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  1. #1
    All Day Dan's Avatar
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    LiFe Battery Discharge Characteristics

    Has anyone seen a plot of a LiFe battery discharge? Is it a sudden drop off near the end? What is the recommended percent capacity discharge to avoid getting near this drop? Thanks, Dan.
    Dan

  2. #2

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    Hi Dan,

    Yes, LiFe batteries maintain a very flat discharge curve (fairly constant voltage) until they are depleted then the voltage drops off very quickly. Probably a flatter discharge curve and faster drop than any other type of battery I have been exposed to. Not really an issue though as it is very easy to keep track of power used as the recharge power put back in the battery is very close to what is taken out .... within just a few %. LiFe batteries can also be cycled to measure true capacity just like the NiMh and NiCd batteries you are so use to using. You just have to set the correct cut off voltage.

  3. #3
    Lifer's Avatar
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    Truckracer,

    What cutoff voltage do you recommend?
    AMA #77967/CD/LM

  4. #4
    All Day Dan's Avatar
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    Thanks Truck,
    According to the Tritan manual the cutoff should be 2.5 volts per cell. According to Hitec, it should be 2 volts per cell. Neither one recommends deep discharging the cells. However it would be a good safety factor to monitor a packs capacity on a regular basis. Dan.
    Dan

  5. #5

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    Quote Originally Posted by All Day Dan View Post
    Thanks Truck,
    According to the Tritan manual the cutoff should be 2.5 volts per cell. According to Hitec, it should be 2 volts per cell. Neither one recommends deep discharging the cells. However it would be a good safety factor to monitor a packs capacity on a regular basis. Dan.
    Dan and Lifer, according to various sources and spec sheets, the most common recommended cut off voltage for LiFe cells is 2.5 to 2.6 volts though I have seen sources recommend voltages up to 2.8 volts per cell. I wouldn't have a problem with the Hitec recommended 2.0V / cell. Reason being, the voltage is dropping so quickly when LiFe cells discharge to this level, the discharge will terminate very quickly anywhere in this voltage region. In this voltage range, you'll be seeing flashing digits on the display as the voltage will be changing that fast! I usually set discharge to terminate at 5.0V for a typical 2 cell airborne receiver pack.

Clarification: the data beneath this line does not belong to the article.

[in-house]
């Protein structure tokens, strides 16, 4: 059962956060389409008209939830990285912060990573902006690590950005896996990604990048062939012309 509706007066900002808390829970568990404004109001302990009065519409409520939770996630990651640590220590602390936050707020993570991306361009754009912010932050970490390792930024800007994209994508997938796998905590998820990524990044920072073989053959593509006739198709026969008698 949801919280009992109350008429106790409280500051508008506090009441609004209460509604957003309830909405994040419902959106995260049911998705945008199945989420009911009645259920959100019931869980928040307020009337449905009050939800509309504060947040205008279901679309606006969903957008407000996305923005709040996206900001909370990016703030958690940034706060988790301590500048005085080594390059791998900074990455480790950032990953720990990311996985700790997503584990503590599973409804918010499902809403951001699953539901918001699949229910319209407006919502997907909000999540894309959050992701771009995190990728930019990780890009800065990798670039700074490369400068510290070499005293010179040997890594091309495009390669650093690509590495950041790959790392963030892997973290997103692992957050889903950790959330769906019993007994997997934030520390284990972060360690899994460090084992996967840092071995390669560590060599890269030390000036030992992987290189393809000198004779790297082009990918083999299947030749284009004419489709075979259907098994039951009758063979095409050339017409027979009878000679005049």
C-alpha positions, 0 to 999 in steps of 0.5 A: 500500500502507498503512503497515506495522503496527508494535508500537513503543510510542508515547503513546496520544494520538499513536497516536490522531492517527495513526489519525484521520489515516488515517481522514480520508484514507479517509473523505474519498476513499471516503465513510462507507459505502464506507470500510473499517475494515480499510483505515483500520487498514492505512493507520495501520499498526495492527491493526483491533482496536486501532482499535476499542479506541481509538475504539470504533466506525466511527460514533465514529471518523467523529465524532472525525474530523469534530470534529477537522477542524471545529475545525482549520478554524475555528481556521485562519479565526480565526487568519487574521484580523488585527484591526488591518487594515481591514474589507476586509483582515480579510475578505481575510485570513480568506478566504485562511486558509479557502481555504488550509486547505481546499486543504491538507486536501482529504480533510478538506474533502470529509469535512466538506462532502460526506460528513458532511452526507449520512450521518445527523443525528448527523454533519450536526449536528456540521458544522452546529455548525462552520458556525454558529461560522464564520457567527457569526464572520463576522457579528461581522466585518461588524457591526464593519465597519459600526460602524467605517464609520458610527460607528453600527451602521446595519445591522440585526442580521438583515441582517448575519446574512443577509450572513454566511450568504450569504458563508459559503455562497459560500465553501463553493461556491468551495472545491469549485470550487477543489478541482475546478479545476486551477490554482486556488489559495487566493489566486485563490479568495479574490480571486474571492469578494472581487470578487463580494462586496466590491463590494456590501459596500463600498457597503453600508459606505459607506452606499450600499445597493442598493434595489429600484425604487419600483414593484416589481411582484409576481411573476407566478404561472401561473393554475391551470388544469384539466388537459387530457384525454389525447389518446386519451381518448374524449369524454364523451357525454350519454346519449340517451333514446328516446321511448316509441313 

If using A123 cells, I wouldn't worry at all about deep discharging them as they were designed for rugged, high discharge environments. If using the Poly Pack type LiFe batteries, there are few real specifications available for these types of batteries but I wouldn't worry at all about doing discharge tests on them. If they won't withstand a discharge capacity test, they're not worth using as an airborne battery.

    Dan, are you using some of the LiFe batteries these days?

  6. #6
    Lifer's Avatar
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    Thank you for the info!
    AMA #77967/CD/LM

  7. #7
    All Day Dan's Avatar
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    Truck, I’m still using the good ole four cell 2400mah NiCads from NOBS Batteries. They are performing exceptionally well in my 50cc 20 pound planes. With a little math I come up with a current consumption of 500ma to 600ma as the steady state average. Using the higher value, I need 900mah for the 90 minutes I fly each time at the field. With a two to one safety I use the 2400’s from NOBS. They are easy to charge, discharge and monitor. However, sometimes when I grab my aileron servos at the end of the day their torque is reduced. I’m sure it’s caused by the connector drops and line loss although I have 20 gauge extensions. If I up the cell count I’ll be increasing the current draw. That’s where the LiFe batteries idea came from. Right now, the easiest thing to do is to use aileron servos that will operate at the lower voltage and I have them. Dan.
    Dan

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    Dan, you know that I was once as conservative as you are about batteries and resisted the switch to Li based airborne packs. But A123 batteries changed all that and I've been using them for about 6 or 7 seasons now. I just replaced several packs this past winter that had 6 flying seasons on them and they still had well over 90% of new capacity and still exhibited nearly zero self discharge. Incredible batteries and nearly the same price as quality Ni based batteries. They're much easier to charge and monitor and in general they're just easier to live with than any Ni based battery I've ever used. I'm not overly fond of the poly pack LiFe batteries though as they do degrade much faster than the metal cased A123 cells ..... at least the poly batteries I've tried and that includes several different brands. I don't worry about any Li danger with the metal cased A123 batteries.

    I'm still pretty much in your camp when it comes to LiPo batteries. I use them in several smaller electric powered airplanes but I don't trust them at all. Frankly, I hate having them anywhere around the house. I just accept them if I plan to continue to fly any electric stuff. I'm not sure that is a good long term plan though!

  9. #9
    All Day Dan's Avatar
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    Thanks again Truck. For now, I'll stick with the NiCads and explore the alternatives as I have started here. For some reason I do not get any of the posts in this thread in my email. It only shows up in the active section of RCU's home page. Dan.
    Dan

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    Dan, all the info you need is available on the Hangtimes.No BS site. Steve covers LiFe in great detail. I use his batteries too and they are top quality. Check your settings and make sure you have selected to receive emails when someone posts in a subscribed thread.
    I can explain it to you, but I can't understand it for you.

  11. #11